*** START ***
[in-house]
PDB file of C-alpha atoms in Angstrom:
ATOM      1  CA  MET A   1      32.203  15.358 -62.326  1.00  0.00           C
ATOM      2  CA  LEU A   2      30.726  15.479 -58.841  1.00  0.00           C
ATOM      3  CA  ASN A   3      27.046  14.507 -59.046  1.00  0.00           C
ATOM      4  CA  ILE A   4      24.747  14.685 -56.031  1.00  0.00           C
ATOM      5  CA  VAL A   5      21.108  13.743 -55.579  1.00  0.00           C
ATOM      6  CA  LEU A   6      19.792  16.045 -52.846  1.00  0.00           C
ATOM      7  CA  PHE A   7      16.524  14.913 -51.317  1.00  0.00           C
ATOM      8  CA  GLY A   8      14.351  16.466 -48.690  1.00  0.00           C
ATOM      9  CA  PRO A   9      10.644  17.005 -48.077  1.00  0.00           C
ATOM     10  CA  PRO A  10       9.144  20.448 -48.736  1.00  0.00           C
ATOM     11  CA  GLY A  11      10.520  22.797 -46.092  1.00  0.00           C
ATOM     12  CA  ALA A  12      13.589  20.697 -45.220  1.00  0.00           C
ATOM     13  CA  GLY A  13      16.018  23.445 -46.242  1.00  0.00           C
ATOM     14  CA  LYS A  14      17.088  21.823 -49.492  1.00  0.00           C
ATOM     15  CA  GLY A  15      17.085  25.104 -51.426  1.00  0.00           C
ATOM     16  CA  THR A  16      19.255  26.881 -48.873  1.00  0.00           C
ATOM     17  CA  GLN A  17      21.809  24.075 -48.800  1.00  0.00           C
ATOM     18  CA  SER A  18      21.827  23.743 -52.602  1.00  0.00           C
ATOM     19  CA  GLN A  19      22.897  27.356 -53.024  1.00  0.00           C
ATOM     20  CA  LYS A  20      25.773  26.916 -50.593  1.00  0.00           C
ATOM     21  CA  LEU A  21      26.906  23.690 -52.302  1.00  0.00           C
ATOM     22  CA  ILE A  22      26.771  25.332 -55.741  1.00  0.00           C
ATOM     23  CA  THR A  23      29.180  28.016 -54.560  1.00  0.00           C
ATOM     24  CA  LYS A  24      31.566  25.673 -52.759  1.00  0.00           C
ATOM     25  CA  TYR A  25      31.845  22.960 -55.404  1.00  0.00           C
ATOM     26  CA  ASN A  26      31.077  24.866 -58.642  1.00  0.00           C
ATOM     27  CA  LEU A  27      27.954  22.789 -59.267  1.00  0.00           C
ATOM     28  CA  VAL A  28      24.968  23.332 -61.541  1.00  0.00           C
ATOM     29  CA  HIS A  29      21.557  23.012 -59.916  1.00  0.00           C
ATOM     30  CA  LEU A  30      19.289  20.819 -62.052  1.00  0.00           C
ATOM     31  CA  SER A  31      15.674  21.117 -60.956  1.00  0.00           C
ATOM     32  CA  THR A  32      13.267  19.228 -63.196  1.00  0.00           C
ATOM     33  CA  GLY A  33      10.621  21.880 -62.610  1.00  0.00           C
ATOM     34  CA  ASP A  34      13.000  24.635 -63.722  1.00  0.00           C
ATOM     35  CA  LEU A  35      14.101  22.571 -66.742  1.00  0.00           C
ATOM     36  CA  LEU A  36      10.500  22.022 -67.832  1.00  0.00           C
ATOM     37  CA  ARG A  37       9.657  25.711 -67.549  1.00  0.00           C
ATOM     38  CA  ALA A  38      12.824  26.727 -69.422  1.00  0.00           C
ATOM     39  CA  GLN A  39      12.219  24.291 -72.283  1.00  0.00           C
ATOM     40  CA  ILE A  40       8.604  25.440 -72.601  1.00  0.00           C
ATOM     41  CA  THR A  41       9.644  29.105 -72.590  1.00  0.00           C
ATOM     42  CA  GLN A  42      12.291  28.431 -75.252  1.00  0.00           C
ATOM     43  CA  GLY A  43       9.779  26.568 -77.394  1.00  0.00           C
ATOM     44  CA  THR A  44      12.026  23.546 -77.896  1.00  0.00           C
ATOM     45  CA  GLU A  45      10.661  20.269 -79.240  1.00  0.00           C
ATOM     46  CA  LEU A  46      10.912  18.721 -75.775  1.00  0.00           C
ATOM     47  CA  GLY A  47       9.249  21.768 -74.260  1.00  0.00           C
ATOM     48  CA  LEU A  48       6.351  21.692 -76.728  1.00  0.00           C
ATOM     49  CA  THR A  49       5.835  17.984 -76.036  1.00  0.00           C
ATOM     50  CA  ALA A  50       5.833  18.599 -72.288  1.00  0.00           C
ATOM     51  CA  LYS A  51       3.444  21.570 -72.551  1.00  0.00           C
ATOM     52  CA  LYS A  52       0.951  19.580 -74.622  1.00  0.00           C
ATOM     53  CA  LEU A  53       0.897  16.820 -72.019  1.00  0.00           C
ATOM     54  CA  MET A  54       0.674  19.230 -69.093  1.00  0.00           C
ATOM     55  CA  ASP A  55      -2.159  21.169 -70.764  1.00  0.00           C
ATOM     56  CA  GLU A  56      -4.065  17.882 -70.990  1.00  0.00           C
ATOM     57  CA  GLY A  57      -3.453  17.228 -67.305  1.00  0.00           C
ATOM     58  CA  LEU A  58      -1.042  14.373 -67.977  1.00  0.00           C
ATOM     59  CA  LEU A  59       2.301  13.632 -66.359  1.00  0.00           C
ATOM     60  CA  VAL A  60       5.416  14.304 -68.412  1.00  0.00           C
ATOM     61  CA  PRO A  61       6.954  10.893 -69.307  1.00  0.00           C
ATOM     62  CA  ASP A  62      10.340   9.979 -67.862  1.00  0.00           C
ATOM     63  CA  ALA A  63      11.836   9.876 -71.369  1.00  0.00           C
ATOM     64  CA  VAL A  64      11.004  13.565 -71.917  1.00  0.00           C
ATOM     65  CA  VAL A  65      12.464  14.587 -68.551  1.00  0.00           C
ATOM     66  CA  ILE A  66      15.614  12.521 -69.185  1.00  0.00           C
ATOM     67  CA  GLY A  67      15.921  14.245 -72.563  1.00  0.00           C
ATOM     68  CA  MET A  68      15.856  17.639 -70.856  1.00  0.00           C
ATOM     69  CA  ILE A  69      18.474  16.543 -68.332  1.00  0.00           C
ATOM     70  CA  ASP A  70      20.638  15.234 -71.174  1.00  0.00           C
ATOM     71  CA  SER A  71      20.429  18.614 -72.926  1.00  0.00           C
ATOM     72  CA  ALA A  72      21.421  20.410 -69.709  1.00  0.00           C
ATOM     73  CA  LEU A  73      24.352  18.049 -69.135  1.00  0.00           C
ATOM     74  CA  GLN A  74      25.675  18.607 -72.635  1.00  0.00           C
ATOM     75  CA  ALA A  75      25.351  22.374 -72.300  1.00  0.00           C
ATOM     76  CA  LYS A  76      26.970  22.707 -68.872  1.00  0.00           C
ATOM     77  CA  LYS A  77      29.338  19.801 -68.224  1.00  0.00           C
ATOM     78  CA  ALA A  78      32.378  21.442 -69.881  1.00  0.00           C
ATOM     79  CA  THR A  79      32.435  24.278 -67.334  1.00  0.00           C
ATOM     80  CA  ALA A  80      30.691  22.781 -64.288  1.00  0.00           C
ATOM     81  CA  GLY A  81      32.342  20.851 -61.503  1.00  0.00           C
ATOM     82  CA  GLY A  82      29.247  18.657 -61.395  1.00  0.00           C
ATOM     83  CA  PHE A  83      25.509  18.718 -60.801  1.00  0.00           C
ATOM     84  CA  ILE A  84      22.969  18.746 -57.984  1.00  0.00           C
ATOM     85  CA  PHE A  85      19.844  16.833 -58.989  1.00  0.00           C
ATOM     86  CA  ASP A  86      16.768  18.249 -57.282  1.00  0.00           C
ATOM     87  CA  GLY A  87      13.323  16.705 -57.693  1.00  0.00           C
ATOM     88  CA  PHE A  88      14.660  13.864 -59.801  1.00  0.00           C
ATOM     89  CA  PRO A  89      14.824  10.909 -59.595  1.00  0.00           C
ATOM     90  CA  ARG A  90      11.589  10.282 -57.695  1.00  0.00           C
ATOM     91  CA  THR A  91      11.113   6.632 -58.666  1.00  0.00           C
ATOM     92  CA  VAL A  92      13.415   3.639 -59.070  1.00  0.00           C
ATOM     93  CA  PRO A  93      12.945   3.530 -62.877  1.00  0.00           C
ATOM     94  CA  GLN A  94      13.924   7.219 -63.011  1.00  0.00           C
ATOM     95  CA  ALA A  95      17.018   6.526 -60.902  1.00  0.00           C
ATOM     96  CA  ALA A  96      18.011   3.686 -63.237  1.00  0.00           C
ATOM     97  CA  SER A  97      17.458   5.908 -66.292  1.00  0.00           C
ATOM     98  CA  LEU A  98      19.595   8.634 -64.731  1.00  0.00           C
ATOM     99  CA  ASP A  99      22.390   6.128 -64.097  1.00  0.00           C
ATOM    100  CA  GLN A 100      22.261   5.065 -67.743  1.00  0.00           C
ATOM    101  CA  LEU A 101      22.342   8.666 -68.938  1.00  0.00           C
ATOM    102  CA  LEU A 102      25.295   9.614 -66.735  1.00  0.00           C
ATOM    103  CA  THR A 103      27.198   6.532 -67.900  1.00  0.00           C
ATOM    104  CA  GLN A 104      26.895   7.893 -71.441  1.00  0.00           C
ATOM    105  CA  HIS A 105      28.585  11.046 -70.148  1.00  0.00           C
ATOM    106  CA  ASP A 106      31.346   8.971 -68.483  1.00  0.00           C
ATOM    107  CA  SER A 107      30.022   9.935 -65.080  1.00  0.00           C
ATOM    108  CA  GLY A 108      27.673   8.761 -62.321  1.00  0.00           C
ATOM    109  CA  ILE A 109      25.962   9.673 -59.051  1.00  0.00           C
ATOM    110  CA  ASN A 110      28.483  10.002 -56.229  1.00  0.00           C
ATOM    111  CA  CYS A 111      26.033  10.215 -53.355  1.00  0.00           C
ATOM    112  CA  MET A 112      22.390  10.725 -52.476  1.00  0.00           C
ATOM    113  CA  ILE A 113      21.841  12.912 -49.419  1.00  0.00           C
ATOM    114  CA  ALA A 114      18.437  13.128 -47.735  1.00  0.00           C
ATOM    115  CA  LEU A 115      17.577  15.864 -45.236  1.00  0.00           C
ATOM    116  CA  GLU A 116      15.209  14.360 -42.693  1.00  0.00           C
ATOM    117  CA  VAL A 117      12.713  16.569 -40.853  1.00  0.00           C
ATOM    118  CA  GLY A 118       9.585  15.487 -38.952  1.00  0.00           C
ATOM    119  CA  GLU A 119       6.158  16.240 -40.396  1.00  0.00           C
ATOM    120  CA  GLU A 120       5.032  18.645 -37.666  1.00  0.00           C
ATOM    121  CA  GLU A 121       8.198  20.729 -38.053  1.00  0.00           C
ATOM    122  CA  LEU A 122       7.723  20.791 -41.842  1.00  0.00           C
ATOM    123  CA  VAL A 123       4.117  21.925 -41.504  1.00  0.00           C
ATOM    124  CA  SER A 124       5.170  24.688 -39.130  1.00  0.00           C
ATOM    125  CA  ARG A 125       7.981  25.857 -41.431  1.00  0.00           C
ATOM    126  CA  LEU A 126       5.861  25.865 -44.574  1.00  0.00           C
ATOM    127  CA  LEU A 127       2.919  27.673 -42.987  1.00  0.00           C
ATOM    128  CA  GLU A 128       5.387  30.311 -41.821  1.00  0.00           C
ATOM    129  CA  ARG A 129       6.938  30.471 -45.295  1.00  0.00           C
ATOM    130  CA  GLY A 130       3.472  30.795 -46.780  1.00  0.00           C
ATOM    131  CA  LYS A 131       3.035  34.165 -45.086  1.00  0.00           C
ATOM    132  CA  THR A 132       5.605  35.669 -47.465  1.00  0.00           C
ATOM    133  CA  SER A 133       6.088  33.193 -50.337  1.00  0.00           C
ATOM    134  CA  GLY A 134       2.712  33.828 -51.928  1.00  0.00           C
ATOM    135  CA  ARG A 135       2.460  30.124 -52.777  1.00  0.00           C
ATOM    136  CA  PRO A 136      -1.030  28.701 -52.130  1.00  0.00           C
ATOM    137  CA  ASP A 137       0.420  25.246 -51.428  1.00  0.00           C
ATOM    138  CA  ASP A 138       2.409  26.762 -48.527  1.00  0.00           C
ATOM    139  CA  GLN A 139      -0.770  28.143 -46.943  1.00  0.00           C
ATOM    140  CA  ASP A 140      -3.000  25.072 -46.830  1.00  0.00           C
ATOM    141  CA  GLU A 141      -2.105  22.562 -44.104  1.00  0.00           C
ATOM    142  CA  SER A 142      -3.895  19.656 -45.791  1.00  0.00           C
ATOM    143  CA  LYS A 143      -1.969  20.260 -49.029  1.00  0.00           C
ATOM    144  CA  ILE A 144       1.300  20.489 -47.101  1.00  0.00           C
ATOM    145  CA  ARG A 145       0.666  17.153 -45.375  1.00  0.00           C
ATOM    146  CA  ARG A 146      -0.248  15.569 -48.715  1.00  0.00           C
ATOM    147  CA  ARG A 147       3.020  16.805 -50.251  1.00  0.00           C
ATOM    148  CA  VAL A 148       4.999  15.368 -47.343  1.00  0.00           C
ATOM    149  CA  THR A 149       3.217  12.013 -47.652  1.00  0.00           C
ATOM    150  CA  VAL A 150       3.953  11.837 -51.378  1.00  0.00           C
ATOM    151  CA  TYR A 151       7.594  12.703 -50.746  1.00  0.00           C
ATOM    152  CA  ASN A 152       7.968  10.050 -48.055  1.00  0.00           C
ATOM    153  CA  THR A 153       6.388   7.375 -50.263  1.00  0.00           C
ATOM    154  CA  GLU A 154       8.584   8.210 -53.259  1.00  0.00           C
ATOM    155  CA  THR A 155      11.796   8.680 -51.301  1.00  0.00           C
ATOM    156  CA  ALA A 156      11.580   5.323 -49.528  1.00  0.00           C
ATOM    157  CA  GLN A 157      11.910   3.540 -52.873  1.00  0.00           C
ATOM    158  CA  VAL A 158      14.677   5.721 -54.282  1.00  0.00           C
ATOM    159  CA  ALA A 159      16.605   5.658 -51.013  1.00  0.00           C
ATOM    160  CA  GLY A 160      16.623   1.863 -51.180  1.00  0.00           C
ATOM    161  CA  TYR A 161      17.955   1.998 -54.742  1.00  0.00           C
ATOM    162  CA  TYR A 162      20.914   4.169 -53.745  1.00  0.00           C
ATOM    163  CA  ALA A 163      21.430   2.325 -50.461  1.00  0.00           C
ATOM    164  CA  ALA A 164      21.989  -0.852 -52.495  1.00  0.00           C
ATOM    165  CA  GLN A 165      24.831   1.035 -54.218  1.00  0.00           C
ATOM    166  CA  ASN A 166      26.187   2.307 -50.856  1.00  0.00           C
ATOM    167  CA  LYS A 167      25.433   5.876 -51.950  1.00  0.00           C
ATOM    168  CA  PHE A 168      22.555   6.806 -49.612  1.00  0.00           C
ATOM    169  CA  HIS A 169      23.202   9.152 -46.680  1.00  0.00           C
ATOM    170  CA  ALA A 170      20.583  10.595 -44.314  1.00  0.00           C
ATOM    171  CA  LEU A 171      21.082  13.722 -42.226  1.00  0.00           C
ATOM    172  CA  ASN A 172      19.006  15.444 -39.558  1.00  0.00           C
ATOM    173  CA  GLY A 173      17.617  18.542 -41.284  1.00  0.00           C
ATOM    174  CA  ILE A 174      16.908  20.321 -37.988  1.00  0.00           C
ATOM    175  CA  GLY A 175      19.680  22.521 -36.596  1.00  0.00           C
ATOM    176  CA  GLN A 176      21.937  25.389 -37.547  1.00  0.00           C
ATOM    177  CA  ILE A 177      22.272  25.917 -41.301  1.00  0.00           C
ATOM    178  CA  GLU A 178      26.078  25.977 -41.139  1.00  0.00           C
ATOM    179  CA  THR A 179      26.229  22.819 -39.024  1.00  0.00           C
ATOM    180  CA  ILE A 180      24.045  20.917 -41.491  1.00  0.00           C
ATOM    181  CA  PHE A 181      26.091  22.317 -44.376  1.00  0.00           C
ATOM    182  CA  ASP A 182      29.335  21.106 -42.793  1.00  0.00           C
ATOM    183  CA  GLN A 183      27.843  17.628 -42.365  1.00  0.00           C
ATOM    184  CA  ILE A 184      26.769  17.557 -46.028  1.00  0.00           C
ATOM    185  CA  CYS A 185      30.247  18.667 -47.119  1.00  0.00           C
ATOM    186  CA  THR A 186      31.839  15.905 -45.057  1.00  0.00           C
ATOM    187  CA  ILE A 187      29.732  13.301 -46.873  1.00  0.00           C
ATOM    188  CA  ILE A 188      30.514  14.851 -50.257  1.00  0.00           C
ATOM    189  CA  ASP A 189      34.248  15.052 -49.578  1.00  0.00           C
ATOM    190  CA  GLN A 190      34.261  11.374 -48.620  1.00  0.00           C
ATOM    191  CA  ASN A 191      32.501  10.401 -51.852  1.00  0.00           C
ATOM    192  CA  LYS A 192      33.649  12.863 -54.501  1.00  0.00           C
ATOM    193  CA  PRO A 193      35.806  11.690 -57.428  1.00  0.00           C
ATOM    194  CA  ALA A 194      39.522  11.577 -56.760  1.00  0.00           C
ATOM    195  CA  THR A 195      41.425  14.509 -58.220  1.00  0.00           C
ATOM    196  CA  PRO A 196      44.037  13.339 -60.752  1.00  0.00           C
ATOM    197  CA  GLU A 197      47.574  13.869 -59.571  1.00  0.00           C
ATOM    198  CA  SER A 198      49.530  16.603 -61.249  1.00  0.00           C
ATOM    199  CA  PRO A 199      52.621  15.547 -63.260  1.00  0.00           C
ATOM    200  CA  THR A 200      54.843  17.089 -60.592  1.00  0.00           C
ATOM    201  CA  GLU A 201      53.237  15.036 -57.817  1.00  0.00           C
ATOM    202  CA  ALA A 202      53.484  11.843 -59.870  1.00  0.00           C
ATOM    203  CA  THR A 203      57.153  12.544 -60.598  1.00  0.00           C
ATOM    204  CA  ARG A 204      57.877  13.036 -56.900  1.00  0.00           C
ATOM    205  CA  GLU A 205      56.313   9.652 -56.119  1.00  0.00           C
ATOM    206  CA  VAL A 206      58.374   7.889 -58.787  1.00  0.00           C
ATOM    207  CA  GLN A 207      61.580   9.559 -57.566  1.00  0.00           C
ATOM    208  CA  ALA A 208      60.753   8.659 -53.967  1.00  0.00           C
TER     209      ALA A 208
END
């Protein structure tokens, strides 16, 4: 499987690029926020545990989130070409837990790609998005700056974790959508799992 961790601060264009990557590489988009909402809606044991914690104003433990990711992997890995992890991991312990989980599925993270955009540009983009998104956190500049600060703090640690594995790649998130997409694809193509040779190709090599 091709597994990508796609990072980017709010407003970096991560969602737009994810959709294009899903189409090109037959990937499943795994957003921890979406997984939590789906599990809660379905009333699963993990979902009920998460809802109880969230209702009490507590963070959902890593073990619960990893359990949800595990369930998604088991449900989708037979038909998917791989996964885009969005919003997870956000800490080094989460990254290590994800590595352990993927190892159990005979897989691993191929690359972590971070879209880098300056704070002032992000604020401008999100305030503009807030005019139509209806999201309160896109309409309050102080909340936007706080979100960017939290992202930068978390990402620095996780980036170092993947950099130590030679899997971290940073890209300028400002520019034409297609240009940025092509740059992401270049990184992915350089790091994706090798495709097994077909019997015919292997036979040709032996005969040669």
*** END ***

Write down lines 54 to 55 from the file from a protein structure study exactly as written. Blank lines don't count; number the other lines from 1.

ATOM     52  CA  LYS A  52       0.951  19.580 -74.622  1.00  0.00           C
ATOM     53  CA  LEU A  53       0.897  16.820 -72.019  1.00  0.00           C